From the author's website: "... Miltiades Varvounis was born in Athens, Greece in 1980. Of Polish descent, he considers himself Graecorum et Polonorum filius (a son of Greeks and Poles). His areas of research include, among other things, "Sarmatian" civilization of the Polish-Lithuanian Commonwealth, Polish, Lithuanian, and Turkish histories. Alongside his professional activities, Miltiades Varvounis has always considered it his national duty to study Polish civilization and to promote the achievements of the Polish people to the whole world. Miltiades Varvounis lives in Athens. He also spends some time in the Polish towns of Łask and Chojnice, and in Kaunas, Lithuania. ..."


The Boy Who Wanted Wings:
Love In The Time Of War

by James Conroyd Martin


From the customer review on the Amazon website: "An absorbing historical novel throughout, this is the tale of a fascinating time, place and subject that have been given little attention. For those of us who love stories of knights, courageous underdogs, adventure and romance -- and love to learn about little known slices of history -- James Martin's novel offers a window into the rich culture of 17th century Poland and the world of the Polish Winged Hussars. The Hussars were an elite, knight class of formidable cavalrymen who took on and defeated forces much larger than theirs over the span of centuries. The story culminates in the Battle of Vienna, a real conflict in which Christendom stood on the brink of destruction. James Martin does a lovely job weaving in his characters and bringing the reader along for the ride."





The Siege of Vienna: The Last Great Trial Between Cross & Crescent  by John Stoye.  "...In his splendid study The Siege of Vienna, the Oxford historian John Stoye provides a detailed account of the intricate machinations between the Habsburgs and the Ottomans. Mr. Stoye's description of the siege itself is masterly. He seems to know every inch of ground, every earthwork and fortification around the Imperial City, and he follows the action meticulously..."  /Eric Ormsby in The Wall Street Journal/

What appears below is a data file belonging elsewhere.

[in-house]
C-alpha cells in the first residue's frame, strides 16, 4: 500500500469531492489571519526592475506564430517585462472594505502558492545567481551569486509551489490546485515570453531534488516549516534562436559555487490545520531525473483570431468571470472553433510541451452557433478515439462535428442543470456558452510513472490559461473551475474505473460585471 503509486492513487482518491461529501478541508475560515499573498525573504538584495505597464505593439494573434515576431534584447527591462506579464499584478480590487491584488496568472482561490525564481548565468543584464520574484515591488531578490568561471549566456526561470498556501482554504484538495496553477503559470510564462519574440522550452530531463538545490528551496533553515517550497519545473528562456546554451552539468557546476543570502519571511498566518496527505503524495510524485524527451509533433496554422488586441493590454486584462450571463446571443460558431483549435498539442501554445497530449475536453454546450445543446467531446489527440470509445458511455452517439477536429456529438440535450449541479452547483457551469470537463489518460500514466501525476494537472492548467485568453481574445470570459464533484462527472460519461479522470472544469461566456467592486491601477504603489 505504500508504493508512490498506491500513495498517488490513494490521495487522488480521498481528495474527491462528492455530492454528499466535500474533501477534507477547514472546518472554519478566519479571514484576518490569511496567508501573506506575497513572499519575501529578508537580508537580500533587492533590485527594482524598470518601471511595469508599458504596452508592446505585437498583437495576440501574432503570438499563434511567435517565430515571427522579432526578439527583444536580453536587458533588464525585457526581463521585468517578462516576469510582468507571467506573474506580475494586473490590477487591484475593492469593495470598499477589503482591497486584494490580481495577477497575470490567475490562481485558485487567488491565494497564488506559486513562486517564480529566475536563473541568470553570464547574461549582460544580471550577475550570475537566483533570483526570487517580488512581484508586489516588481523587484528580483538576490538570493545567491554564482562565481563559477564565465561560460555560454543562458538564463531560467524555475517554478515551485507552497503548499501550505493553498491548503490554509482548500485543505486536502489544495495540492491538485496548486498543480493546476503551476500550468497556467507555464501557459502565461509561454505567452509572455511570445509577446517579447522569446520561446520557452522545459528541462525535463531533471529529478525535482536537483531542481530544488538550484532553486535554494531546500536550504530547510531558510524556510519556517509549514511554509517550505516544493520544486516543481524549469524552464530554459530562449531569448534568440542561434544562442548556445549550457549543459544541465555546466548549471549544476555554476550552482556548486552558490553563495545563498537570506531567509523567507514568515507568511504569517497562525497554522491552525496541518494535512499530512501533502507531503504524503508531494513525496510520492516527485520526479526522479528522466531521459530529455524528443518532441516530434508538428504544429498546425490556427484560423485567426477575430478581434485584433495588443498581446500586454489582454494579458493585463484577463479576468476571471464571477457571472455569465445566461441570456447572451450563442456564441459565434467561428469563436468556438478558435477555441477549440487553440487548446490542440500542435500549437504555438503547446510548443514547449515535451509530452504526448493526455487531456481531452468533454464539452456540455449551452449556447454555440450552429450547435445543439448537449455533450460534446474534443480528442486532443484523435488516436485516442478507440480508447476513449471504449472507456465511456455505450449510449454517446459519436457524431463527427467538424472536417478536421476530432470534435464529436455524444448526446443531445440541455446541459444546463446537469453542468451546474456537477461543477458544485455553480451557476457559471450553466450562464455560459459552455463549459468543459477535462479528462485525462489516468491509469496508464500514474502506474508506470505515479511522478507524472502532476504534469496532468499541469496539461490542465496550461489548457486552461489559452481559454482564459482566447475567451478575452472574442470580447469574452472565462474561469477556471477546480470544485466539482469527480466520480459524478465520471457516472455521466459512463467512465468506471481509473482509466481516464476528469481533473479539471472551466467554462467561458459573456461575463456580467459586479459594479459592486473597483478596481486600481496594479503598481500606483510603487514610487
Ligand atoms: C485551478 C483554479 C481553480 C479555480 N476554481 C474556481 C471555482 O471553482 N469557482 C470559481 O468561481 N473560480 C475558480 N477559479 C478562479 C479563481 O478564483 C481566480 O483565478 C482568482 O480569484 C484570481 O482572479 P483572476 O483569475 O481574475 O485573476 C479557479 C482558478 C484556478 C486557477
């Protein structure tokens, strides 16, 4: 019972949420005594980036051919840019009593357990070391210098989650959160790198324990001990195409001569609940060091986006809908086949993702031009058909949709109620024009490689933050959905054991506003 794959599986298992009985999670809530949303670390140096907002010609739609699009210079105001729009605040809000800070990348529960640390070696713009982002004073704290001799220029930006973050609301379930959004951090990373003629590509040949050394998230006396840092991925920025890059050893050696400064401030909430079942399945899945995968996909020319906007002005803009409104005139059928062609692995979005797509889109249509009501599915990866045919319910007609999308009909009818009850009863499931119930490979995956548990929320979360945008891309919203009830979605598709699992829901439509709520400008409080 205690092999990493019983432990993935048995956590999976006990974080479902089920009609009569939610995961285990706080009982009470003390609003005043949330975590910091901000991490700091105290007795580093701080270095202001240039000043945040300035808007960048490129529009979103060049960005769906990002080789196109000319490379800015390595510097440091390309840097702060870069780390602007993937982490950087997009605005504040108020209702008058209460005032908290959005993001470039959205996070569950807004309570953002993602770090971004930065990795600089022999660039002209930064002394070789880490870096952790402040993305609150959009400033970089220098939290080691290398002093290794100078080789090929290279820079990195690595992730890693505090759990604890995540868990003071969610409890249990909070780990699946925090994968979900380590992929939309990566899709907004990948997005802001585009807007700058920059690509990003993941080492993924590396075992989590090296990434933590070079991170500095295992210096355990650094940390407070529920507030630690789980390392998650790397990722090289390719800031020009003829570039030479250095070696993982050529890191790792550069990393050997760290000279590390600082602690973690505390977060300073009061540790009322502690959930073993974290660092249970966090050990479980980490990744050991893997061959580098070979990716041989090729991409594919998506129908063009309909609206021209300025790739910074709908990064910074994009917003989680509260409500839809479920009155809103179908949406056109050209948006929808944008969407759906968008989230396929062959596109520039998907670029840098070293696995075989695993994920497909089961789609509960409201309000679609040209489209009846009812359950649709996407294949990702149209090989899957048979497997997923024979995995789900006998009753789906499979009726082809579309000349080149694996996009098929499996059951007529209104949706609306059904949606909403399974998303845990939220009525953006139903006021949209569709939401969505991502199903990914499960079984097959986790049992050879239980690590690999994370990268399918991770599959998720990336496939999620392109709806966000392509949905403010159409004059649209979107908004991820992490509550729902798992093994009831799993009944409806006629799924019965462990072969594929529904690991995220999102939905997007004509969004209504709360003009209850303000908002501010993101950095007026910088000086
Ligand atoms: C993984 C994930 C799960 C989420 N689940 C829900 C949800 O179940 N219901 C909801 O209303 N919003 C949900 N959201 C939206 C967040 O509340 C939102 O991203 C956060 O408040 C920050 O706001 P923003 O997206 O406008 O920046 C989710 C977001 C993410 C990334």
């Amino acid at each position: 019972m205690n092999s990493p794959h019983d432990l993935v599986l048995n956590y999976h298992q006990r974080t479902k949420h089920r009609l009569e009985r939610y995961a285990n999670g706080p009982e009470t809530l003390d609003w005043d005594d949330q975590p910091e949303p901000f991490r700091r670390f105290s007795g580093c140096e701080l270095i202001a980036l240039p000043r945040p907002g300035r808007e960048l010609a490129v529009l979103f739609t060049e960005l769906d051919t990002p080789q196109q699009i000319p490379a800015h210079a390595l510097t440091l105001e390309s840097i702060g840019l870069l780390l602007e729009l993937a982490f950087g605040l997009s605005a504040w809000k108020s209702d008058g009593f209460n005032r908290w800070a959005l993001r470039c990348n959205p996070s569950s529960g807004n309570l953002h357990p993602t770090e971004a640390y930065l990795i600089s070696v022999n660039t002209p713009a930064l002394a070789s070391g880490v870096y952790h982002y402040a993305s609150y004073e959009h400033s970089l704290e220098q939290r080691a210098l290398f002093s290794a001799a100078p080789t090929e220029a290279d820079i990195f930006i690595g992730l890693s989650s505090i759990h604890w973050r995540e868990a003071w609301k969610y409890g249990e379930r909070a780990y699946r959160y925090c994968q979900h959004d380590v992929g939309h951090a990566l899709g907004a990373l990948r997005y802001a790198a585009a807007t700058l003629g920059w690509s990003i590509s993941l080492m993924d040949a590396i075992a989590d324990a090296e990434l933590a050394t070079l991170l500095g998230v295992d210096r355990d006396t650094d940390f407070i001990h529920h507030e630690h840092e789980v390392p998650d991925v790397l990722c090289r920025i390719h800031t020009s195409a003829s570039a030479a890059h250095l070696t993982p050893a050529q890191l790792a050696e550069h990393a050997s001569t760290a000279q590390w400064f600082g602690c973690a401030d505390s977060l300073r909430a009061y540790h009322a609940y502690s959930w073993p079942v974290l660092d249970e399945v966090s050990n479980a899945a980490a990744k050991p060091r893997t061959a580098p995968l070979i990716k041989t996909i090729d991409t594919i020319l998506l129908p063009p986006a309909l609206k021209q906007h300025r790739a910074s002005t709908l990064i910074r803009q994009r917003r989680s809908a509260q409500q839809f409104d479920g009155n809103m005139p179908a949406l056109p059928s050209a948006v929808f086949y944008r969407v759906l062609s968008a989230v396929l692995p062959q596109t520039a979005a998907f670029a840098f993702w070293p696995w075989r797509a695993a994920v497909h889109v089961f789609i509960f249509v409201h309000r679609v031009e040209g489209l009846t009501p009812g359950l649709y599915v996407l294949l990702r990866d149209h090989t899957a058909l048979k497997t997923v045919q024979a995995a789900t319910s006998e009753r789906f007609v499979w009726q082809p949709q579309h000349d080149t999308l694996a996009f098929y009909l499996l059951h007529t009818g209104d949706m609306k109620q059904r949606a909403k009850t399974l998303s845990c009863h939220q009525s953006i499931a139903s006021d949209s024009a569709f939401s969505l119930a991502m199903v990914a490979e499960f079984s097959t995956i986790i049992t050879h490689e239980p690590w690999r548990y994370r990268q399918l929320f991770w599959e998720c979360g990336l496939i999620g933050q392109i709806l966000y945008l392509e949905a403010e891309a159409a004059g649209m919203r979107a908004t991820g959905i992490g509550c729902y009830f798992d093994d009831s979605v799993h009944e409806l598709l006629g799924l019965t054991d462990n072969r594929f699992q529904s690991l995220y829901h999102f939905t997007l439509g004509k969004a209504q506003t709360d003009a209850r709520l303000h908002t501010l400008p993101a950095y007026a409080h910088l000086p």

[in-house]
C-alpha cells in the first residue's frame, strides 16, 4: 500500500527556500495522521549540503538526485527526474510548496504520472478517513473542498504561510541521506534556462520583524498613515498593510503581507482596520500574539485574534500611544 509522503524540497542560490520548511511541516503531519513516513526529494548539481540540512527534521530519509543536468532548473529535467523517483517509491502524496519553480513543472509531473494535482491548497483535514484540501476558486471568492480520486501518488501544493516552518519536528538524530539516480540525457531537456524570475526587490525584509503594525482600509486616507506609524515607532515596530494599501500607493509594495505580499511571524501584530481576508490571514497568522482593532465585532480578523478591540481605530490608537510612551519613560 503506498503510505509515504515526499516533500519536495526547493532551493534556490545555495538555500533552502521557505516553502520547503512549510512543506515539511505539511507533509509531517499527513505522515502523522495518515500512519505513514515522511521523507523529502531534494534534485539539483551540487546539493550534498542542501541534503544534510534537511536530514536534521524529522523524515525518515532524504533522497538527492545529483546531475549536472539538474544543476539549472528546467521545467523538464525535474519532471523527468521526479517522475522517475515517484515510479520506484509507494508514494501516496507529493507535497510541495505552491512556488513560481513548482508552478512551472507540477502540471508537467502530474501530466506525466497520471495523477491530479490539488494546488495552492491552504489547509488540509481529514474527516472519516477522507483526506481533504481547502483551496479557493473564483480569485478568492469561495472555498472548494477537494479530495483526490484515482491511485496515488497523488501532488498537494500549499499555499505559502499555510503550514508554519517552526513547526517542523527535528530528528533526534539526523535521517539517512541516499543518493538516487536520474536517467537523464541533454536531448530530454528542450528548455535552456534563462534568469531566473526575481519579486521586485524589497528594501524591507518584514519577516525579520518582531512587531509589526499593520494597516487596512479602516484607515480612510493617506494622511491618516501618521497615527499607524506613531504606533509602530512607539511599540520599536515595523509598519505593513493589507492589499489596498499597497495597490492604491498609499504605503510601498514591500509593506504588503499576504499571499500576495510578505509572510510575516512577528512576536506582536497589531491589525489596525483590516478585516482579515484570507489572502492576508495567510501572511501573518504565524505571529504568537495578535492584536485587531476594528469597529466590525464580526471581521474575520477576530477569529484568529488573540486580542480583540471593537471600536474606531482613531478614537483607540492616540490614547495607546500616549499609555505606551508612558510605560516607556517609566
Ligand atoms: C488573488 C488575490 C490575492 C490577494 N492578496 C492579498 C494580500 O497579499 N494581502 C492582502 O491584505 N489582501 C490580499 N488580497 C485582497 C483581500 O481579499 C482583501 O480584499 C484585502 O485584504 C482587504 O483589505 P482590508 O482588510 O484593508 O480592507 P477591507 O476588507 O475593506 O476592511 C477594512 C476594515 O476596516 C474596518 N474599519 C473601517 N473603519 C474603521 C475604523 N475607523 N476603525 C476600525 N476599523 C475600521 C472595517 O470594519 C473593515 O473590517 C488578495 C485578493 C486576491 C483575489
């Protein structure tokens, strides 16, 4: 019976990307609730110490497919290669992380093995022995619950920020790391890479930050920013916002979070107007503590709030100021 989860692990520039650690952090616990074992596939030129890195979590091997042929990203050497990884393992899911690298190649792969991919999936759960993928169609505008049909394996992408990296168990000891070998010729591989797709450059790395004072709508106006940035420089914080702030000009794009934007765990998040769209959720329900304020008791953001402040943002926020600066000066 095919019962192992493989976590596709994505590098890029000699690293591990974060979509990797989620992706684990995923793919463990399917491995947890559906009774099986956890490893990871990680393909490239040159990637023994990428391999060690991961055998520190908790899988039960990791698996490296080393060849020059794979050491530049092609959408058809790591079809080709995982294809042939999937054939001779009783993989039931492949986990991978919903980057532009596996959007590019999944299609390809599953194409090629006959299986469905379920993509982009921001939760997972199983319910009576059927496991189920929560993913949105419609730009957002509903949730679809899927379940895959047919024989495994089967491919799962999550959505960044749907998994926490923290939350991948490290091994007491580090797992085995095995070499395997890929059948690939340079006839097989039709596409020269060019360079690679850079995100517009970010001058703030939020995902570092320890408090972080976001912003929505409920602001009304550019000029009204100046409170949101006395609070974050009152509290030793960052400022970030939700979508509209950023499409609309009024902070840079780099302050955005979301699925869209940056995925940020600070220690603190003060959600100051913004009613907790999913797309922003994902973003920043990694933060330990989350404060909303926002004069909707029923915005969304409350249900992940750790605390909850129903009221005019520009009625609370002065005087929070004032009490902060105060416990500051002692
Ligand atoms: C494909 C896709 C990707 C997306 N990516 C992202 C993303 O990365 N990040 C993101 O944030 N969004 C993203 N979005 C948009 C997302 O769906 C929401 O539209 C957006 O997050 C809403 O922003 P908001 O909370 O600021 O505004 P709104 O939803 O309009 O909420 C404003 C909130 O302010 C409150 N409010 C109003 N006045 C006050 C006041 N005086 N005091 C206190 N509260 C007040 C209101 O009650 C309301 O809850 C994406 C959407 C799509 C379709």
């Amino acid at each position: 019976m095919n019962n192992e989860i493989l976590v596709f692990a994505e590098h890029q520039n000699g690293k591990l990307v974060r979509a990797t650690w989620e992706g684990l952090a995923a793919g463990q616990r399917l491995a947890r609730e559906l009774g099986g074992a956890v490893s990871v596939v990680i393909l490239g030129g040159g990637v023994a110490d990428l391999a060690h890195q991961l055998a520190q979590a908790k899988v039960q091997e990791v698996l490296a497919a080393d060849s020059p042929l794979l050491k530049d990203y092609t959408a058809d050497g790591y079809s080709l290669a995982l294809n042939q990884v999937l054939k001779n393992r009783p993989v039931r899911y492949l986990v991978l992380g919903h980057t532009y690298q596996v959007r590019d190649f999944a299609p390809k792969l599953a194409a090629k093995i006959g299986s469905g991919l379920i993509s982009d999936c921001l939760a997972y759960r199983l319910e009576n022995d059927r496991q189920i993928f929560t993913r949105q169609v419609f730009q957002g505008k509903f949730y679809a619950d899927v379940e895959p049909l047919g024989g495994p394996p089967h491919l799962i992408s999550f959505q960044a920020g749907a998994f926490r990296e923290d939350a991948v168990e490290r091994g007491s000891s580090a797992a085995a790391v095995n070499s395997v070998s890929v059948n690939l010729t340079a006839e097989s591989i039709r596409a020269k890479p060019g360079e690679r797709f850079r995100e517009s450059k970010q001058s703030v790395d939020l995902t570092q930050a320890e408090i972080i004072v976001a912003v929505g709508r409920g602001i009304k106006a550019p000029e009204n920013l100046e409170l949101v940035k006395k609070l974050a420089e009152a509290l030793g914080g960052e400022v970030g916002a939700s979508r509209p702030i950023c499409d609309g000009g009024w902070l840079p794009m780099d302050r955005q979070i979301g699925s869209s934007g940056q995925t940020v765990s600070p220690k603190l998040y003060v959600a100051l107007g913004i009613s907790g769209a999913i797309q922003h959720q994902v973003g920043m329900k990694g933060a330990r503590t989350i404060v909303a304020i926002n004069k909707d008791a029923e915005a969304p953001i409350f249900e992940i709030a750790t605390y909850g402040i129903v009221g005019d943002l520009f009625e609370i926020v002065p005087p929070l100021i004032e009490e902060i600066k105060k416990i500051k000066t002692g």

The Enemy at the Gate: Habsburgs, Ottomans, and the Battle for Europe by John Stoye. "...In 1683, an Ottoman army that stretched from horizon to horizon set out to seize the “Golden Apple,” as Turks referred to Vienna. The ensuing siege pitted battle-hardened Janissaries wielding seventeenth-century grenades against Habsburg armies, widely feared for their savagery... Each side was sustained by the hatred of its age-old enemy, certain that victory would be won by the grace of God.....A gripping work by a master historian, The Enemy at the Gate offers a timely examination of an epic clash of civilizations" /The GallenWilley review on the LibraryThing website/

Polish Winged Hussar 1576–1775 (Warrior) by John Stoye. This book examines the origins and development of the Polish 'Winged' Hussars. Using many years' painstaking research drawn from unpublished Polish sources, the author provides a rounded view of the training, tactics, appearance and experiences of these legendary and fascinating warriors. Most dramatic of all Hussar characteristics were the 'wings' worn on the back or on the saddle, although not all Hussars wore them, and their purpose has been fiercely debated. The Hussars terrified the Turks, Tatars, Muscovite boyars, Ukrainian Cossacks and Swedes, who did everything to avoid facing them directly in battle..." /Amazon website/

The Siege of Vienna: The Last Great Trial Between Cross & Crescent by John Stoye. "...In his splendid study The Siege of Vienna, the Oxford historian John Stoye provides a detailed account of the intricate machinations between the Habsburgs and the Ottomans. Mr. Stoye's description of the siege itself is masterly. He seems to know every inch of ground, every earthwork and fortification around the Imperial City, and he follows the action meticulously..." /Eric Ormsby in The Wall Street Journal/